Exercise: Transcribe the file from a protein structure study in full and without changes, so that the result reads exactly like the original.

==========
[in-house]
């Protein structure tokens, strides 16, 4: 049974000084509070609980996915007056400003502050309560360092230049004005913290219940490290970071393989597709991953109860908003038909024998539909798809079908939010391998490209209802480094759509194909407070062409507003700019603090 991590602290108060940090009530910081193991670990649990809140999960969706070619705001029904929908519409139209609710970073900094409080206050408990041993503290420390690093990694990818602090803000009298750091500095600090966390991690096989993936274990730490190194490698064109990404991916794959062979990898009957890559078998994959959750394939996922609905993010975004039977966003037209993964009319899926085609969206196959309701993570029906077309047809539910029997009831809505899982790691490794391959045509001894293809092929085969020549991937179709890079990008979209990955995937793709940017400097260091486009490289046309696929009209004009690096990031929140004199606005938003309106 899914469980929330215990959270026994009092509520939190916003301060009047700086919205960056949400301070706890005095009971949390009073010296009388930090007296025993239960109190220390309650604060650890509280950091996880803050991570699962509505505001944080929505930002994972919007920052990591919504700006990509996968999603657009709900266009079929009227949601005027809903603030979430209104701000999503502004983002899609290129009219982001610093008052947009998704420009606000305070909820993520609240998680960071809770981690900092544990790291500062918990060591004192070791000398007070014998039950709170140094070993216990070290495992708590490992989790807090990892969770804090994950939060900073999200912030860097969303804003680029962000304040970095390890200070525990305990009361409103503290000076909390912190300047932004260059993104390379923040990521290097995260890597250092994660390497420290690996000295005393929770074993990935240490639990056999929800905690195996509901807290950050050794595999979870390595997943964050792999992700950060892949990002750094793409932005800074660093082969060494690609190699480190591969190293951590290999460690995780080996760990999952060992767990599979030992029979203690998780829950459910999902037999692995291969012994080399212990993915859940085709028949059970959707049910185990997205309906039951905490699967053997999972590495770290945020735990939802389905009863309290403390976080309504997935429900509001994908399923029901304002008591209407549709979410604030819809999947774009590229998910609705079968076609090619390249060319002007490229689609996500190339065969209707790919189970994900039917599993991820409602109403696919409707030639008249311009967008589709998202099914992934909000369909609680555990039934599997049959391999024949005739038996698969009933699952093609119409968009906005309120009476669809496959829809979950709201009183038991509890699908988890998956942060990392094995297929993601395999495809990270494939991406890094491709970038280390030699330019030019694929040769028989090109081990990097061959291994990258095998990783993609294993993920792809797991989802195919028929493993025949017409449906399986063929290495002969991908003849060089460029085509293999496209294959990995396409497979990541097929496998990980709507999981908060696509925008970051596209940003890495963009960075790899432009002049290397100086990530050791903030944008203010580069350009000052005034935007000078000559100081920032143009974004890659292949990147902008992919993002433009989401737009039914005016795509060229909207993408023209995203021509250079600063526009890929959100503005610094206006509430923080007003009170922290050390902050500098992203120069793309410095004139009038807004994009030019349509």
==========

[in-house]
């Protein structure tokens, strides 16, 4: 049974000084509070609980996915007056400003502050309560360092230049004005913290219940490290970071393989597709991953109860908003038909024998539909798809079908939010391998490209209802480094759509194909407070062409507003700019603090 991590602290108060940090009530910081193991670990649990809140999960969706070619705001029904929908519409139209609710970073900094409080206050408990041993503290420390690093990694990818602090803000009298750091500095600090966390991690096989993936274990730490190194490698064109990404991916794959062979990898009957890559078998994959959750394939996922609905993010975004039977966003037209993964009319899926085609969206196959309701993570029906077309047809539910029997009831809505899982790691490794391959045509001894293809092929085969020549991937179709890079990008979209990955995937793709940017400097260091486009490289046309696929009209004009690096990031929140004199606005938003309106 899914469980929330215990959270026994009092509520939190916003301060009047700086919205960056949400301070706890005095009971949390009073010296009388930090007296025993239960109190220390309650604060650890509280950091996880803050991570699962509505505001944080929505930002994972919007920052990591919504700006990509996968999603657009709900266009079929009227949601005027809903603030979430209104701000999503502004983002899609290129009219982001610093008052947009998704420009606000305070909820993520609240998680960071809770981690900092544990790291500062918990060591004192070791000398007070014998039950709170140094070993216990070290495992708590490992989790807090990892969770804090994950939060900073999200912030860097969303804003680029962000304040970095390890200070525990305990009361409103503290000076909390912190300047932004260059993104390379923040990521290097995260890597250092994660390497420290690996000295005393929770074993990935240490639990056999929800905690195996509901807290950050050794595999979870390595997943964050792999992700950060892949990002750094793409932005800074660093082969060494690609190699480190591969190293951590290999460690995780080996760990999952060992767990599979030992029979203690998780829950459910999902037999692995291969012994080399212990993915859940085709028949059970959707049910185990997205309906039951905490699967053997999972590495770290945020735990939802389905009863309290403390976080309504997935429900509001994908399923029901304002008591209407549709979410604030819809999947774009590229998910609705079968076609090619390249060319002007490229689609996500190339065969209707790919189970994900039917599993991820409602109403696919409707030639008249311009967008589709998202099914992934909000369909609680555990039934599997049959391999024949005739038996698969009933699952093609119409968009906005309120009476669809496959829809979950709201009183038991509890699908988890998956942060990392094995297929993601395999495809990270494939991406890094491709970038280390030699330019030019694929040769028989090109081990990097061959291994990258095998990783993609294993993920792809797991989802195919028929493993025949017409449906399986063929290495002969991908003849060089460029085509293999496209294959990995396409497979990541097929496998990980709507999981908060696509925008970051596209940003890495963009960075790899432009002049290397100086990530050791903030944008203010580069350009000052005034935007000078000559100081920032143009974004890659292949990147902008992919993002433009989401737009039914005016795509060229909207993408023209995203021509250079600063526009890929959100503005610094206006509430923080007003009170922290050390902050500098992203120069793309410095004139009038807004994009030019349509």